The Bevereley project ( HydroGeology) was modelled for tops of 3 of the formations, from the 2.5D inversion of Tempest data. As this data is public domain, Intrepid can supply the full geophysical datasets plus the inversion, upon request, otherwise, consult GSSA.
This follows from the UWA Target work, of modifying the structural foliation data in a GeoModeller project, and by sampling from a VonMies/Fisher distribution, generate a family of equally likely Geological models. The sample here is for Mansfield, Victoria, and has 10 variations all equally likely. The speed is enhanced by removing all 2D observatiuons tied to a section and treating all observations as 3D points.
The other example is from Saudi Arabia, and concerns reservoir simulations for uncertainty in oil recovery opertaions, and how effective a downhole well monitoring scheme might prove, depending upon the design of the monitoring bores, vs the stimulation wells, the thickness of the oil bearing strata, and the sensitivity of the geophysics signal that might be sensed.
Access to the geostatsitics capability inside geomodeller via the batch language is also demostrated with these tasks.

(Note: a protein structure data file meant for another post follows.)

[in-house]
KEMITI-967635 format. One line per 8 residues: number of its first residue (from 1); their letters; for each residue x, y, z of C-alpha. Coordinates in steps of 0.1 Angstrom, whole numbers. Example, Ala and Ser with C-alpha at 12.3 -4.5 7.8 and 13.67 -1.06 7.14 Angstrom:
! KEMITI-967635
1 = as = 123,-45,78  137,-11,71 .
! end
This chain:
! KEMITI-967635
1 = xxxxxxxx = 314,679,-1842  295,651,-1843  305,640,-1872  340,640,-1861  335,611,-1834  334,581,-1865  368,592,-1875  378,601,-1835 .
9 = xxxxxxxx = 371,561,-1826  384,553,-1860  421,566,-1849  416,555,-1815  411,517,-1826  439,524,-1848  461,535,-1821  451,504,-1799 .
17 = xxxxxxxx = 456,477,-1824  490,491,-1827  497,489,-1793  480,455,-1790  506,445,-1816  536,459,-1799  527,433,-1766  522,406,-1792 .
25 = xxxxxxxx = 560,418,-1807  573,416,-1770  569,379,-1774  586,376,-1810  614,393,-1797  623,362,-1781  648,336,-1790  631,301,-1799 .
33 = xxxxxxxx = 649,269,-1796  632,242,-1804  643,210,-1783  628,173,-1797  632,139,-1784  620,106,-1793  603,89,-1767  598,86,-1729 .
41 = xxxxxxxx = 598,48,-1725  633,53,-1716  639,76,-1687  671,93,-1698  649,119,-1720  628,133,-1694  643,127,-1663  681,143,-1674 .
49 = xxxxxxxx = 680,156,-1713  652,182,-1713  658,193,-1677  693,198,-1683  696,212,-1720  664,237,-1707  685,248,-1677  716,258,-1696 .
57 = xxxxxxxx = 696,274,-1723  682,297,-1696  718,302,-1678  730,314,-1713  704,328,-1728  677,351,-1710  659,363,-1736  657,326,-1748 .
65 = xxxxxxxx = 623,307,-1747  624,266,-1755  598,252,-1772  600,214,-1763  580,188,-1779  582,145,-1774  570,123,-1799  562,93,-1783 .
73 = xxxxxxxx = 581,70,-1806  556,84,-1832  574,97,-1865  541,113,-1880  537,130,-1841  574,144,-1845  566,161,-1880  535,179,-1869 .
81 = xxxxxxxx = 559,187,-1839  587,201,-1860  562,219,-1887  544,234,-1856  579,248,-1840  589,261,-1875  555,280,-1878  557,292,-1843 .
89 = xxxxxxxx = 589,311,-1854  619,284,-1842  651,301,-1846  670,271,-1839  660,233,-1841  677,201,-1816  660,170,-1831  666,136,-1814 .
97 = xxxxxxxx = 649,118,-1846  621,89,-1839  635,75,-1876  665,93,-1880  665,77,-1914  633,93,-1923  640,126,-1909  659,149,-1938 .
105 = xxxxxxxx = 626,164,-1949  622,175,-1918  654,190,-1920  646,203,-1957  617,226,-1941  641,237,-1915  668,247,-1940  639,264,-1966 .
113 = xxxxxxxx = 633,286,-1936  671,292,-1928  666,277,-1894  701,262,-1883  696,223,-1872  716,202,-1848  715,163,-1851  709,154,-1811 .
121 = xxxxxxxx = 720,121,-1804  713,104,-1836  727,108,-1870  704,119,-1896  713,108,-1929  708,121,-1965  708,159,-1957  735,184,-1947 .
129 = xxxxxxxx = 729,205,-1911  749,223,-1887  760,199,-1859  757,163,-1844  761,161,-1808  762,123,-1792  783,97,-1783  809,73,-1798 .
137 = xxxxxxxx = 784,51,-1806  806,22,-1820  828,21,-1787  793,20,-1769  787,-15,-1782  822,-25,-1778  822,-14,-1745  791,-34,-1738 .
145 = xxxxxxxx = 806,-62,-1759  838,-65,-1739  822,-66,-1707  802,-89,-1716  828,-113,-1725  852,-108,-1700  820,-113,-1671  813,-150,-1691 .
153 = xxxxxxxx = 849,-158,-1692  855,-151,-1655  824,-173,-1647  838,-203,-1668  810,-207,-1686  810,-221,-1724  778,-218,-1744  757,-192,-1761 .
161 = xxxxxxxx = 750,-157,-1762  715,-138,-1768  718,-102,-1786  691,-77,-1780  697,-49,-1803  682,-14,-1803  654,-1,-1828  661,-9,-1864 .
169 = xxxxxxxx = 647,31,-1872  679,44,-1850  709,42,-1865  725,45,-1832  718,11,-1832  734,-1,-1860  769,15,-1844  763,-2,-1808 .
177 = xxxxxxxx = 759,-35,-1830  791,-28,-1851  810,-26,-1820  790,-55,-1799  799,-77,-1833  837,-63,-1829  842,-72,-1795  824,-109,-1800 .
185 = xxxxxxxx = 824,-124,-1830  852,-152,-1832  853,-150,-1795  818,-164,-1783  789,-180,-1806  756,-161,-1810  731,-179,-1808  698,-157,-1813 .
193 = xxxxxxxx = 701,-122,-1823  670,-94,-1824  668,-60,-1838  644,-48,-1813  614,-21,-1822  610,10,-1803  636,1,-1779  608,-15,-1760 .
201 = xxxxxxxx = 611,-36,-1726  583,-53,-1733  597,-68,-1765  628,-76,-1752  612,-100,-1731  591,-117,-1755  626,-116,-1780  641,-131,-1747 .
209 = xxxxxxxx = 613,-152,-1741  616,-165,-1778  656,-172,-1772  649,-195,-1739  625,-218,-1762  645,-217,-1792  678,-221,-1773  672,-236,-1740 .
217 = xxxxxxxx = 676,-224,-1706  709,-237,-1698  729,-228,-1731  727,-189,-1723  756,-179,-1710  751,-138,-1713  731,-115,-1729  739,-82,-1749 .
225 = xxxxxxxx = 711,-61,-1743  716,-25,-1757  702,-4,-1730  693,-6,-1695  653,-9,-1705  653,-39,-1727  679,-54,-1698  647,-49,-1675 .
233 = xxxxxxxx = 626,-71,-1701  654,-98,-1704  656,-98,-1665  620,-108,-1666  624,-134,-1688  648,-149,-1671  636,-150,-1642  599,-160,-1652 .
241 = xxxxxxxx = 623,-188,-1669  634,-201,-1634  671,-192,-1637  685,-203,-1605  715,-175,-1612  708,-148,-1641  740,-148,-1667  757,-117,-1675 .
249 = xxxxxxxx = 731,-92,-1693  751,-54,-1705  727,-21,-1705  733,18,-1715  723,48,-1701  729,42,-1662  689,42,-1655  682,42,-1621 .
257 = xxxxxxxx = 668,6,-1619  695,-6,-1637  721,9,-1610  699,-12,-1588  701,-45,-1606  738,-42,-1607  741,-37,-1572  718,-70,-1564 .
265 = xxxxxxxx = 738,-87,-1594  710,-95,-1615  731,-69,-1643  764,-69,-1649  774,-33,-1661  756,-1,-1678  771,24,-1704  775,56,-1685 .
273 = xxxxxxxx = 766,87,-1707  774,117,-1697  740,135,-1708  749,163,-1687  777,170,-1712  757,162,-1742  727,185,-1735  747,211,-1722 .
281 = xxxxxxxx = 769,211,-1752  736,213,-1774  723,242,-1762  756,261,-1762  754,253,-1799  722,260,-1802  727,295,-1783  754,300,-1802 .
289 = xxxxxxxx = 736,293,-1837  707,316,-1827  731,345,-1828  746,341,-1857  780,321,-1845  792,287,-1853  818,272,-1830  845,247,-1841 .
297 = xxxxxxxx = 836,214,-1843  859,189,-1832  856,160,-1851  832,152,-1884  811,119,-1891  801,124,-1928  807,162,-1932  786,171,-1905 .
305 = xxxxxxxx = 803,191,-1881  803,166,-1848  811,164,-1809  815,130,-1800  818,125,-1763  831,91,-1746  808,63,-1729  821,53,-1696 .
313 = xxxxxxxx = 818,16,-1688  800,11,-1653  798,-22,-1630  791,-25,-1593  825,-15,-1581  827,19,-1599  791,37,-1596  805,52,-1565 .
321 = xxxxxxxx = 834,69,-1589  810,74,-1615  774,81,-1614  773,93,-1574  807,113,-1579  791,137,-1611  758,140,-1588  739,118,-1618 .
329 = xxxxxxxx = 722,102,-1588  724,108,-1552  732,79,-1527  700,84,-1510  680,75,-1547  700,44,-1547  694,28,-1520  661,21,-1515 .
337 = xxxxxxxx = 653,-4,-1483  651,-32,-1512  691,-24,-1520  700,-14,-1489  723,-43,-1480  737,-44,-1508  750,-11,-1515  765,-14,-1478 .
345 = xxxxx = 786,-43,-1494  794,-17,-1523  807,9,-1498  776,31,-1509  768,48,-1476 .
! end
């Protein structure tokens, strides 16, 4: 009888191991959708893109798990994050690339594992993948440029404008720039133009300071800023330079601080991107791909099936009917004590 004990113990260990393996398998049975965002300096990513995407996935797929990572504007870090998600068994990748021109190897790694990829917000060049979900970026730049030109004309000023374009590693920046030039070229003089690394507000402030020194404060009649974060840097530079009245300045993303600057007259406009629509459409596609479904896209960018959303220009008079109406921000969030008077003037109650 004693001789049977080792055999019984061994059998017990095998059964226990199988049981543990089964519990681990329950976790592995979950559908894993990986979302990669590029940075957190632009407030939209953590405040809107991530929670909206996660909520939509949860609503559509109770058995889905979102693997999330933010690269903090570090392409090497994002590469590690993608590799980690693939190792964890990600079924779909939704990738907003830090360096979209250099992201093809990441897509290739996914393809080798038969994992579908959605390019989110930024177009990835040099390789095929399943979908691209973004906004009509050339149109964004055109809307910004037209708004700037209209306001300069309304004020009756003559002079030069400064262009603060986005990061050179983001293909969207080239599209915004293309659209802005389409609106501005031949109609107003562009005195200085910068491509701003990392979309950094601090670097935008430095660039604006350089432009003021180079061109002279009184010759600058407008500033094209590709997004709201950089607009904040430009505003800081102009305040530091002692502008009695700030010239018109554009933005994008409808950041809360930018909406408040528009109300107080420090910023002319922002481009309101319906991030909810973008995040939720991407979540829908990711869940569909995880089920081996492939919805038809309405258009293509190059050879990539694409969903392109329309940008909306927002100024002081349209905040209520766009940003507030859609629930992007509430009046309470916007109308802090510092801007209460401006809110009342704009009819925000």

There are two examples of having a variogram calculated. The first is just from an external geophysics points database. (Point cloud - Landers) The second is for down hole drilling data, but inside a geomodeller project.
Similarly, the Lady Lorreta examples are for grade assay estimations, going from the drill data to the 3D volumes, that are formation based.
Lastly, we also give a Domain Kriging example, where the 3D geology model is used to estiamte the distance between samples, rather than the more traditional Cartesian coordiante distance methods. The trend of the geology, and how it has been deformed and folded, is taken straight from the geology model and used directly in the geostats calculations.
The examples presented in this directory represent preliminary geological investigation work done, when the choice of a tunnel transit is under investigation.